On December 2nd Bonhams in New York and via simulcast in San Francisco, conducted the sale of "The American Experience 1630 - 1890". As the consignor I can confirm it was an experience. The sale was presented as an unreserved mirror-on-the-market event and everyone seemed to see the results differently. As Shakespeare might have said, "the mirror always lies" or tries to. For myself it was confirmation of the efficacy of 'the-auction-as-event' approach and evidence of the endemic market weakness that prevails today. In succinct terms the sale brought a 20% premium on its full original cost. More than 200 registered to bid, 34 of which were new bidders at Bonhams. Thirty-seven spent more than $10,000. The overall bidding pool represented 29 American states and 8 countries. The house issued a superb catalogue, offered it widely, and advertised the sale extensively. A series of videos were issued. All that could be done was done. The outcome was very good but the results, given the support Bonhams provided, may be difficult to duplicate.
The sale worked while suggesting comparative weakness. The highly valuable and rarest material sold well as it has elsewhere throughout the downturn, common rarities less well. The threshold between 'safe and supported' material probably rose to more than $5,000. A decade ago it was $1,000, as recently as three years ago around $2,500.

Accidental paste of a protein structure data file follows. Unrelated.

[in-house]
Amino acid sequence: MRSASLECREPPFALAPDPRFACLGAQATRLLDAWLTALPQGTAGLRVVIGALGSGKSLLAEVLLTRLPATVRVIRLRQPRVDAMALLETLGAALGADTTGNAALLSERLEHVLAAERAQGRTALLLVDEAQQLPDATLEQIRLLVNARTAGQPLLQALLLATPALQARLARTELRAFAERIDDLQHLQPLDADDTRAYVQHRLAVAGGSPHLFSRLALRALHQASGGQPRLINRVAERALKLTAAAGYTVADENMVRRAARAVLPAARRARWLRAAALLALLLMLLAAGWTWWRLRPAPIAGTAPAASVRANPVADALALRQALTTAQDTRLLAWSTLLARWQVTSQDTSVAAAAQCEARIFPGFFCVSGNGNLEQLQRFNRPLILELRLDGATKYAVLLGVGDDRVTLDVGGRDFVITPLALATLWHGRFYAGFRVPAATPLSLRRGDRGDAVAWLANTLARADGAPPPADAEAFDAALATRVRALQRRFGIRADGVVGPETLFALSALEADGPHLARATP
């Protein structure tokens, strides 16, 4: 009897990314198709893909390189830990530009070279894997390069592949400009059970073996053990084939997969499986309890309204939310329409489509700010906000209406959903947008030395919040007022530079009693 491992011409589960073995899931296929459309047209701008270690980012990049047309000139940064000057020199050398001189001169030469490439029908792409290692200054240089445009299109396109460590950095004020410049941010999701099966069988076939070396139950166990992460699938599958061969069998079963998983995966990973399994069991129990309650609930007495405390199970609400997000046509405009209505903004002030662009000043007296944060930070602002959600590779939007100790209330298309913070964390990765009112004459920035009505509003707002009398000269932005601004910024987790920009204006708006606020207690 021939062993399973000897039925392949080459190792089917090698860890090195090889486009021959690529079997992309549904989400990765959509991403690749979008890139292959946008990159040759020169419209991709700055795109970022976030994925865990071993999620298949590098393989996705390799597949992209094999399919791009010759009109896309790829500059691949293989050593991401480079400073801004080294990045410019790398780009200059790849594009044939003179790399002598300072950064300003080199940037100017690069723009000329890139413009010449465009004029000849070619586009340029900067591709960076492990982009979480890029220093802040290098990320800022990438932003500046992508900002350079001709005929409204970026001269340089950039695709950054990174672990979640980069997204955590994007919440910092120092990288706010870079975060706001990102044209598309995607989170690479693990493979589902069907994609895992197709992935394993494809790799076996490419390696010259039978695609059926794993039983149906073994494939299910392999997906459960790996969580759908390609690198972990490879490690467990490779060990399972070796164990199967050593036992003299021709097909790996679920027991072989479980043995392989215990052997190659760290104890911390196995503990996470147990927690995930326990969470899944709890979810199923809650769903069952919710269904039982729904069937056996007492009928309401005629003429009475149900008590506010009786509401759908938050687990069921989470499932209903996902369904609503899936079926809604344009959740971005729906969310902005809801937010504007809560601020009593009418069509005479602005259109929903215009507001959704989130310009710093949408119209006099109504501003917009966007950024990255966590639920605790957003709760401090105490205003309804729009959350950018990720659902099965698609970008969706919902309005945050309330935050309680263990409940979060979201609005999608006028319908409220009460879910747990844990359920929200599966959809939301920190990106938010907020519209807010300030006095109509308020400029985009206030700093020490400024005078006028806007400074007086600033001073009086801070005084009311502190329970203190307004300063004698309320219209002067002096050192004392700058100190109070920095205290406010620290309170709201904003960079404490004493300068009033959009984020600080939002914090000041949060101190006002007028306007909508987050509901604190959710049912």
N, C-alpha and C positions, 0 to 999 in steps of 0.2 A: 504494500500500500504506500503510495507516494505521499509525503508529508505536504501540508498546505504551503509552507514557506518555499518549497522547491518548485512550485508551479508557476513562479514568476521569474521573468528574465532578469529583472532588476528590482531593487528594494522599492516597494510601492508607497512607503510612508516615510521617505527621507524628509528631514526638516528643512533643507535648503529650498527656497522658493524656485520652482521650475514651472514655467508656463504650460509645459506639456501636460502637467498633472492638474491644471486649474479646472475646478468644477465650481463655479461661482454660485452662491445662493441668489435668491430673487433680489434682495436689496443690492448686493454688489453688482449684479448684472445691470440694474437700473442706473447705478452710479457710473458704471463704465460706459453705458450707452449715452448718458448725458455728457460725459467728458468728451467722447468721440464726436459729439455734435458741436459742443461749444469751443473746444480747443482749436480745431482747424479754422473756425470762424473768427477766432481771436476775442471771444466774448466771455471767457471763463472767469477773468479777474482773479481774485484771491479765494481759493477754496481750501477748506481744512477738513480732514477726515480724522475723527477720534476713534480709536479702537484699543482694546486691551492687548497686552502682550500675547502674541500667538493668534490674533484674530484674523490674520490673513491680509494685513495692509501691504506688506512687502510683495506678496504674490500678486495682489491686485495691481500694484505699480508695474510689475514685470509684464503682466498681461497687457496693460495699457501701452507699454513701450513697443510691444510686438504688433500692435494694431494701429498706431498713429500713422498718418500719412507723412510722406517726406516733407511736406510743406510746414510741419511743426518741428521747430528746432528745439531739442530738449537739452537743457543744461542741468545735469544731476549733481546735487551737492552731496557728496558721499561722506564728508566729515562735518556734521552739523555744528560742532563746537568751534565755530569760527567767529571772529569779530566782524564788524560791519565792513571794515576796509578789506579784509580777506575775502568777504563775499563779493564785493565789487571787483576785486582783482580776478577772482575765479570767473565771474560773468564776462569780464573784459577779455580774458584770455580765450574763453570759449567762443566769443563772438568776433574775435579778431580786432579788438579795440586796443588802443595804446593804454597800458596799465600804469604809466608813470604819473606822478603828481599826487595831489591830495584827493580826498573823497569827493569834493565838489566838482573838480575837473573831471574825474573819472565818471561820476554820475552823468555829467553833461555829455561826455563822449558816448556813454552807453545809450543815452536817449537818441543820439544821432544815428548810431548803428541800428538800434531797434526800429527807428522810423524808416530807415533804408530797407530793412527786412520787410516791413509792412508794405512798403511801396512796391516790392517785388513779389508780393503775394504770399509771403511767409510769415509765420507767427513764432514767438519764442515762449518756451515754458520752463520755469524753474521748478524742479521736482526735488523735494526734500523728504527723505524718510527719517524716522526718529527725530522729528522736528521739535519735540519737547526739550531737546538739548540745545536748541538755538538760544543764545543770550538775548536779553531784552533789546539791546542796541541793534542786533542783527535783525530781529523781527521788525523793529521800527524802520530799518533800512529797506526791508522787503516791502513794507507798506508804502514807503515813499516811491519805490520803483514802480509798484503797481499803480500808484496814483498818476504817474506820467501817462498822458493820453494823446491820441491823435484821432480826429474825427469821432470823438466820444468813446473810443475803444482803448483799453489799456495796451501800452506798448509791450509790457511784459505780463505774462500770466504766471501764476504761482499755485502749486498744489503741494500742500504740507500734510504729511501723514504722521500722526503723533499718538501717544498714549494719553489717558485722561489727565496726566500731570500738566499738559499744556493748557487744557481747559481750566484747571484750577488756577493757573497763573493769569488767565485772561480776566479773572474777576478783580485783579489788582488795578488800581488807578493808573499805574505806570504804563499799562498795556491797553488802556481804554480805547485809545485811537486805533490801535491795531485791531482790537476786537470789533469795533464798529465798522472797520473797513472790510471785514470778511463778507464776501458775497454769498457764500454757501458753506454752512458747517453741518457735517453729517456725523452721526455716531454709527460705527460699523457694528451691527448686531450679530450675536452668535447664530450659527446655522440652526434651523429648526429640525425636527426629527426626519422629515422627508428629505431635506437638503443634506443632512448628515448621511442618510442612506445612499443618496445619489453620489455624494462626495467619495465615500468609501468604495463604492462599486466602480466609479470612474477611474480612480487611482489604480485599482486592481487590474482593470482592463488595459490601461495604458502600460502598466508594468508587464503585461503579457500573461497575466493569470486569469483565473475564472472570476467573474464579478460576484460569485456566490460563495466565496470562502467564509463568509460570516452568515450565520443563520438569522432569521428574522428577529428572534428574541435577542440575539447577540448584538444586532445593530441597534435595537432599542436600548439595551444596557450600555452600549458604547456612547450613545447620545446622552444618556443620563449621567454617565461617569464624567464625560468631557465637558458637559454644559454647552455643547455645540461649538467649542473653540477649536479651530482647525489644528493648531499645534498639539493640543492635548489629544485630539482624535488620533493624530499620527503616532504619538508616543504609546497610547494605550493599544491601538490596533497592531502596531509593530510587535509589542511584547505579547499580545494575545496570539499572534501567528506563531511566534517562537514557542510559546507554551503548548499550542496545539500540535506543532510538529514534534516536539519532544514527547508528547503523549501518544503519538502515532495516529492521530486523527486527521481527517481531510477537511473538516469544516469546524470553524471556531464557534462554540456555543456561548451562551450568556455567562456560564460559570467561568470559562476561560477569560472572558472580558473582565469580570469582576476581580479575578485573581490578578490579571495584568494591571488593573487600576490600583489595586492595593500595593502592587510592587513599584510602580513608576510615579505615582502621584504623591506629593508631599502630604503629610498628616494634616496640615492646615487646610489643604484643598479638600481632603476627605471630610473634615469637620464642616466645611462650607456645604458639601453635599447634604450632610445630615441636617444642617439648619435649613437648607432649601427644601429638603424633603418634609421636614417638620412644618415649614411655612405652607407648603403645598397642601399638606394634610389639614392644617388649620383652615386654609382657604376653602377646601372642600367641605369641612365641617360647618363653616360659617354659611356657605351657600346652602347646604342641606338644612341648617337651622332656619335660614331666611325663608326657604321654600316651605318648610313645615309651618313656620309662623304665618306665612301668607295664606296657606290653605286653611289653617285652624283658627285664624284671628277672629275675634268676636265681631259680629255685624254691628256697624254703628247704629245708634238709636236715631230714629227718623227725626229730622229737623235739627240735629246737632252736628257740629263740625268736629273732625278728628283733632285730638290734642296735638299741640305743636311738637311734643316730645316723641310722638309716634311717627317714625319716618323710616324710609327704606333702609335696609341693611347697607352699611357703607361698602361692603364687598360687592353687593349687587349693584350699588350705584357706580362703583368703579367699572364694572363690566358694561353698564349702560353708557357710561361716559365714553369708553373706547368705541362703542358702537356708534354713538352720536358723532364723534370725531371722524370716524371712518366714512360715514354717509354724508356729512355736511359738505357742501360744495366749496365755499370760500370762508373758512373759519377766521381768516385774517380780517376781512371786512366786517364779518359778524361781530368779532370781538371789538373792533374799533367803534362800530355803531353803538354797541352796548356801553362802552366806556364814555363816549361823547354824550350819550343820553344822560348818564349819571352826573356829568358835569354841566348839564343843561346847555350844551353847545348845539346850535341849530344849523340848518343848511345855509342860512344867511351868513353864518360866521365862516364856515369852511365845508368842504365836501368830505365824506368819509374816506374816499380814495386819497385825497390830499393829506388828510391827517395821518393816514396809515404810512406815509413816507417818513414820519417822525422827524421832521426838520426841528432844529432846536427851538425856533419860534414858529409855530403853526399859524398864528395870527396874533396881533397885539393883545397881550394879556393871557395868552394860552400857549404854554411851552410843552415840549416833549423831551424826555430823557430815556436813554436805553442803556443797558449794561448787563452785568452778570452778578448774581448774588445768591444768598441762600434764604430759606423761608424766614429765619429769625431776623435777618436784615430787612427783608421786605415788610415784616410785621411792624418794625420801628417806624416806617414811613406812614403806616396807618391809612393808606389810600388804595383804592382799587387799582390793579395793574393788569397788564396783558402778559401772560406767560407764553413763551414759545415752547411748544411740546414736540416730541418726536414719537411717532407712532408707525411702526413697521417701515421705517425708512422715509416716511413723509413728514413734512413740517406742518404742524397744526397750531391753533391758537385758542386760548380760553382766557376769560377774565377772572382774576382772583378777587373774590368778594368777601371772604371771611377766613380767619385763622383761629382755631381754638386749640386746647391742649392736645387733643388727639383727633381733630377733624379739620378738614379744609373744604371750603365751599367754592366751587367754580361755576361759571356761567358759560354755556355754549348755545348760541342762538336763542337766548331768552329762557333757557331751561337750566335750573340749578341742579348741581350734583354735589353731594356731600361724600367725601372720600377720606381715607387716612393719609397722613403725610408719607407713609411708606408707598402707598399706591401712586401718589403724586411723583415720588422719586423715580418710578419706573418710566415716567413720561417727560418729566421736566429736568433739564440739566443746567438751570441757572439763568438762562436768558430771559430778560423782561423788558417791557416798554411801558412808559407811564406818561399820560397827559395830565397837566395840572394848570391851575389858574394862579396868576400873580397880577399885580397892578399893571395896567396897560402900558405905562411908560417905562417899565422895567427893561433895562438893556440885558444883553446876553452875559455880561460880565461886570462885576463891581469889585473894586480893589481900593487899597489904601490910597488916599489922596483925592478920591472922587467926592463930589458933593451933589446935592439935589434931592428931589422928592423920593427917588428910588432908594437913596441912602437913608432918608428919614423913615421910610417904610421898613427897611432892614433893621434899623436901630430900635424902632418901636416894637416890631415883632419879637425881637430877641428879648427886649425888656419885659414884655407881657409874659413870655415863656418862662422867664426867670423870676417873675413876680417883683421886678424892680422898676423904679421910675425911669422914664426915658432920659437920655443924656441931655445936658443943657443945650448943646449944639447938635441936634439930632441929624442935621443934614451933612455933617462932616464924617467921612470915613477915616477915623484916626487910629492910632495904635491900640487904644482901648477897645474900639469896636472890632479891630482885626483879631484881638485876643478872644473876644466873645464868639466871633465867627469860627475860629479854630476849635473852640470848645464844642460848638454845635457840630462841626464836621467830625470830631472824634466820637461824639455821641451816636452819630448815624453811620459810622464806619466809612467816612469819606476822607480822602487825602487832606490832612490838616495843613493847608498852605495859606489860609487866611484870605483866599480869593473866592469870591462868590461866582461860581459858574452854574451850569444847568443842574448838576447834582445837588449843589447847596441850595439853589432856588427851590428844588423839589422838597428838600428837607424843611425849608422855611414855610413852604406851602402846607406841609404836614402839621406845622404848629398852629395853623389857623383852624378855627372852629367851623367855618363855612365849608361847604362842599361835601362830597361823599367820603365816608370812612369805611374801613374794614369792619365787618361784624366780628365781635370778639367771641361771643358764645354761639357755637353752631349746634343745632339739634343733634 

During much of the past decade such material has been listed by dealers at somewhat higher prices, reflecting the general strength of the rarest books that have been trending up over the past twenty years. However, in this sale, when exposed to public reappraisal without reserves the community that buys, sells and collects often stepped aside to let items change hands for substantially less than what they themselves asked years ago. This suggests two possibilities. Prices may not so much have fallen as been exposed as inflated. Alternatively prices may have risen with the market but now fall at different rates, the middle of the market demonstrably weaker than the first tier. As to which view is more accurate it's unclear and probably irrelevant. When I was acquiring the material I believed the prices made sense. That the market's view changes is unsurprising. Neither is dealer pricing infallible. In buying primarily from Bill Reese I didn't know then what I know now - that he often bids at auction on items he sold. In this sale which brought $4.058 million he was the largest buyer by lots and dollar volume. Every collector should have such a dealer.